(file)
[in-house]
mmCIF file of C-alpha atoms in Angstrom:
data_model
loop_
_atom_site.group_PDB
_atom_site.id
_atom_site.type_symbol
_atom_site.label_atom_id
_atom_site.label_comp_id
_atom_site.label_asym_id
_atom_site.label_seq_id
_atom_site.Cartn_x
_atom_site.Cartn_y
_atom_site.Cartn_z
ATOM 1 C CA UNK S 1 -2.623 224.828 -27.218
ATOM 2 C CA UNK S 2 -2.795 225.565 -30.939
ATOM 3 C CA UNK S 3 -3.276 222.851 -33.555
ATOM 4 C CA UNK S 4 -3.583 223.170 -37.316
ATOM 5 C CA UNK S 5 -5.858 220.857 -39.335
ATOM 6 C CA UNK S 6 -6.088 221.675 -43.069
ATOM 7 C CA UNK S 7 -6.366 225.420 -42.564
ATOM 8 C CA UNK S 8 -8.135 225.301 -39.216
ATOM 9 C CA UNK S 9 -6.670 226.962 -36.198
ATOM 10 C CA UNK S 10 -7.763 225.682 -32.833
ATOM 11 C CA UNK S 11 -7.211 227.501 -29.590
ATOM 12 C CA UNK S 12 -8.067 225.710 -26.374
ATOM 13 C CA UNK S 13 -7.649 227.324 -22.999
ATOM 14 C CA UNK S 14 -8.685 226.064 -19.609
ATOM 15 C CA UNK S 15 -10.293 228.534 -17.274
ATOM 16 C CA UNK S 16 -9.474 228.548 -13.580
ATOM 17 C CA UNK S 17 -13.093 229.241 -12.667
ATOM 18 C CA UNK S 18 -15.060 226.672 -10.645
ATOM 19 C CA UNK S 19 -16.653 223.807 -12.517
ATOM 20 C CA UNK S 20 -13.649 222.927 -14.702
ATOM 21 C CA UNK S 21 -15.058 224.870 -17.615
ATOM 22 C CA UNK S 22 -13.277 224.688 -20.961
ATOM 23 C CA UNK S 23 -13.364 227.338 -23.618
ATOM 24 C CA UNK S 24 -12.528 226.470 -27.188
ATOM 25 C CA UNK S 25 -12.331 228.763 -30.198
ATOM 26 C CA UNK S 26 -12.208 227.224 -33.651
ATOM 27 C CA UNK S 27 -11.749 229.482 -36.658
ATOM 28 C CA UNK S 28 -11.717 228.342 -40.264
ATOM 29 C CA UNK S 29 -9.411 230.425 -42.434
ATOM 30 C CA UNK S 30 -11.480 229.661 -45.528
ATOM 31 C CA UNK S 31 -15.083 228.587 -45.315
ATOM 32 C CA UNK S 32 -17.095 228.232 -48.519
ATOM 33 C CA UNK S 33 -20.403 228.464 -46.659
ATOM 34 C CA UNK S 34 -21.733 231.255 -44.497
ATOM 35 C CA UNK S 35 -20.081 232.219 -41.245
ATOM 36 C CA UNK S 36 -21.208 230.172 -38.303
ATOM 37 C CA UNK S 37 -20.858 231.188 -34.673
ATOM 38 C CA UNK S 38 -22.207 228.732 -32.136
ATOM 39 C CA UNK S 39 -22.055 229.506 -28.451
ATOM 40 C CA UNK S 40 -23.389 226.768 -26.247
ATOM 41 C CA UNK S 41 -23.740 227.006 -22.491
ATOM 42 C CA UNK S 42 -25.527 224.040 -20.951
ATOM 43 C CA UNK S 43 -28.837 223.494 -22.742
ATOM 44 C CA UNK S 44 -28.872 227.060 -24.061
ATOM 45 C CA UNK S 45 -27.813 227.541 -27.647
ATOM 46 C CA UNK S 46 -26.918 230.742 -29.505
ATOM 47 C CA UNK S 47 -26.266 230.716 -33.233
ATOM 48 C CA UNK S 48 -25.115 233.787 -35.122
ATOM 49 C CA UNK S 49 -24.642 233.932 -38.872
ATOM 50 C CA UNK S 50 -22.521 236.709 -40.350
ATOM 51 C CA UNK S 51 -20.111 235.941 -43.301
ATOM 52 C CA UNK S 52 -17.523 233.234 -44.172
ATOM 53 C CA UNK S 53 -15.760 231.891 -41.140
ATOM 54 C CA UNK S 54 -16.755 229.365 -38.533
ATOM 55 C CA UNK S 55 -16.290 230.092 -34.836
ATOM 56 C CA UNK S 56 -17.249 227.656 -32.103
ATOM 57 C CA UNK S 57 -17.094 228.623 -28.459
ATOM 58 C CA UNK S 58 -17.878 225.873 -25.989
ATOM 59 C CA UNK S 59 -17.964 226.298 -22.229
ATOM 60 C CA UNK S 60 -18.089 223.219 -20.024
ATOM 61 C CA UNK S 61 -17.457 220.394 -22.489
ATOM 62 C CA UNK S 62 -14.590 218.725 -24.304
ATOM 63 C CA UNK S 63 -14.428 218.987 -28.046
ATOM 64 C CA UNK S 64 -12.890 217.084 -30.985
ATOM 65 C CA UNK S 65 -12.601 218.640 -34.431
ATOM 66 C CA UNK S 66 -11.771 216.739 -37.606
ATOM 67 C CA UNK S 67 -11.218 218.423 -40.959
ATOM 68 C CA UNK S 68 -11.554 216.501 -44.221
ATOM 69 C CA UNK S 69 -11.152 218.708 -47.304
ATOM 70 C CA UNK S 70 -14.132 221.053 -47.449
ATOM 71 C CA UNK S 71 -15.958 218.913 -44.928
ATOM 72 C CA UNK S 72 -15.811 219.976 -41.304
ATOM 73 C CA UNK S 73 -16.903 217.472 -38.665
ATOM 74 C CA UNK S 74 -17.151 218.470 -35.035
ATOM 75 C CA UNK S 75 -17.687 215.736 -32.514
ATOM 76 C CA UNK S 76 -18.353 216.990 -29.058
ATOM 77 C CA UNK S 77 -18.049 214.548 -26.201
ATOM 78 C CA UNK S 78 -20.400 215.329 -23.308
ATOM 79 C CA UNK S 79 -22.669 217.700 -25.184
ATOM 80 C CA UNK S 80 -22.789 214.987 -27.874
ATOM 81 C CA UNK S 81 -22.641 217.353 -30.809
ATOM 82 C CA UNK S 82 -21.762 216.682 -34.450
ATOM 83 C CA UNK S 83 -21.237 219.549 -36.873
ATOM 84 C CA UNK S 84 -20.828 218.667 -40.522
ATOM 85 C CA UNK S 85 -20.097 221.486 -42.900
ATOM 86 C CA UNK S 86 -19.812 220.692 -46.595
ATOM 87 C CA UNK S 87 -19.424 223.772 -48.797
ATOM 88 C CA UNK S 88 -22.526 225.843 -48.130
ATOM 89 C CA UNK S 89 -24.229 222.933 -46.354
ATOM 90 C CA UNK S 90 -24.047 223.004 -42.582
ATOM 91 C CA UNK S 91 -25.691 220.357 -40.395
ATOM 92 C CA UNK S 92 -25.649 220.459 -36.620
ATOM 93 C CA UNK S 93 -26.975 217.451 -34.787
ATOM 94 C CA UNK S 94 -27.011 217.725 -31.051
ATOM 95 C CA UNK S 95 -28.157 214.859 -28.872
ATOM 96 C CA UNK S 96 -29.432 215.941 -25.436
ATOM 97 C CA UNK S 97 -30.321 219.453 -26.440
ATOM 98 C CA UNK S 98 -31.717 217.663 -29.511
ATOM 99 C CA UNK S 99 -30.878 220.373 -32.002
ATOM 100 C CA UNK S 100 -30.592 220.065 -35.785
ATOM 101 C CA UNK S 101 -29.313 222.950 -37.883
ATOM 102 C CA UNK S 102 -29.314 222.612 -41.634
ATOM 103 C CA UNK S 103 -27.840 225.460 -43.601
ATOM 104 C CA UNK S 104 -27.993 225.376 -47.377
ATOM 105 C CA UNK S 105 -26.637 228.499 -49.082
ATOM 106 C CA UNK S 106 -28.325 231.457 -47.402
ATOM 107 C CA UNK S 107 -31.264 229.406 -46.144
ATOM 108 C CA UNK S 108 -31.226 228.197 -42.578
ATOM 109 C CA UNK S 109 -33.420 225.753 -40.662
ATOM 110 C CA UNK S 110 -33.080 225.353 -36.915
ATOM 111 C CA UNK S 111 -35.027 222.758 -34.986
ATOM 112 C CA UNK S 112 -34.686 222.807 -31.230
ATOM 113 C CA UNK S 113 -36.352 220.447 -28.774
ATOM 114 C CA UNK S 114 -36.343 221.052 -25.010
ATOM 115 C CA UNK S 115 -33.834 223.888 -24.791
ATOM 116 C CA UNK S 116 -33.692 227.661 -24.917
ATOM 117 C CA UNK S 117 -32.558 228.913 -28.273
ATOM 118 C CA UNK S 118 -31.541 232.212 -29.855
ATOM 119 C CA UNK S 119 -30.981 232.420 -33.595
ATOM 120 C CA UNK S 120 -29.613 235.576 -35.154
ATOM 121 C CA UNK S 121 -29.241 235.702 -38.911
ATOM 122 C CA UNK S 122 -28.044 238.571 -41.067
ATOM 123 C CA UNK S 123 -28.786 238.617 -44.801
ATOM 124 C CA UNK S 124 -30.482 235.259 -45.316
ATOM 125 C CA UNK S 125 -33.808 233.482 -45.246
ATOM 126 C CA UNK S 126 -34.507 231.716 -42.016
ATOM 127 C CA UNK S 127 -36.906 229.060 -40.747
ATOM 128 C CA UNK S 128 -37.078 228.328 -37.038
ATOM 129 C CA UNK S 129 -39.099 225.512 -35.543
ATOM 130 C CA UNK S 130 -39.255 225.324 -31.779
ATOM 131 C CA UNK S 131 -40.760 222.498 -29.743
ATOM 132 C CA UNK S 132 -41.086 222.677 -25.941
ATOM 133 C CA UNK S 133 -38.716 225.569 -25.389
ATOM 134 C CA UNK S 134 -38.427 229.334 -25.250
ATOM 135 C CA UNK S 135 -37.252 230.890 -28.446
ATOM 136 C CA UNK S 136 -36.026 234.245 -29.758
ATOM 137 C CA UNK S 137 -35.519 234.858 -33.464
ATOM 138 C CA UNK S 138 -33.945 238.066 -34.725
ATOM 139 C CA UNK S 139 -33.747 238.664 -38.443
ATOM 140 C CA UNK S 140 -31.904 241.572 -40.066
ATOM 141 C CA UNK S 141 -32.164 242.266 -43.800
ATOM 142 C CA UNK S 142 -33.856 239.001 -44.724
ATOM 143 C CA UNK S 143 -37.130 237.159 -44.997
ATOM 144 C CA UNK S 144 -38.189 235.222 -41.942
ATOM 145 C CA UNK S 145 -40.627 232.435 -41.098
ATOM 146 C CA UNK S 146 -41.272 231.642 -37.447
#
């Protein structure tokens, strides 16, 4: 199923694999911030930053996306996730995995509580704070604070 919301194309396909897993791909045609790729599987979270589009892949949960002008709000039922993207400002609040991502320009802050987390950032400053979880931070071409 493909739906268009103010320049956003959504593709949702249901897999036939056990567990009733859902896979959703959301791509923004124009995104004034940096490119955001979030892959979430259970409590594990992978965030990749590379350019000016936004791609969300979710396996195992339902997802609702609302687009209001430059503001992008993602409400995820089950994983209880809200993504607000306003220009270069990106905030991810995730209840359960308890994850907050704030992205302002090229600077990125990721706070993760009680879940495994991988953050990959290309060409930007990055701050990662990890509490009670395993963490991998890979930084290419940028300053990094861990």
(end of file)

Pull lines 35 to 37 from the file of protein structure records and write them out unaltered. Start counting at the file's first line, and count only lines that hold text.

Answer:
ATOM 21 C CA UNK S 21 -15.058 224.870 -17.615
ATOM 22 C CA UNK S 22 -13.277 224.688 -20.961
ATOM 23 C CA UNK S 23 -13.364 227.338 -23.618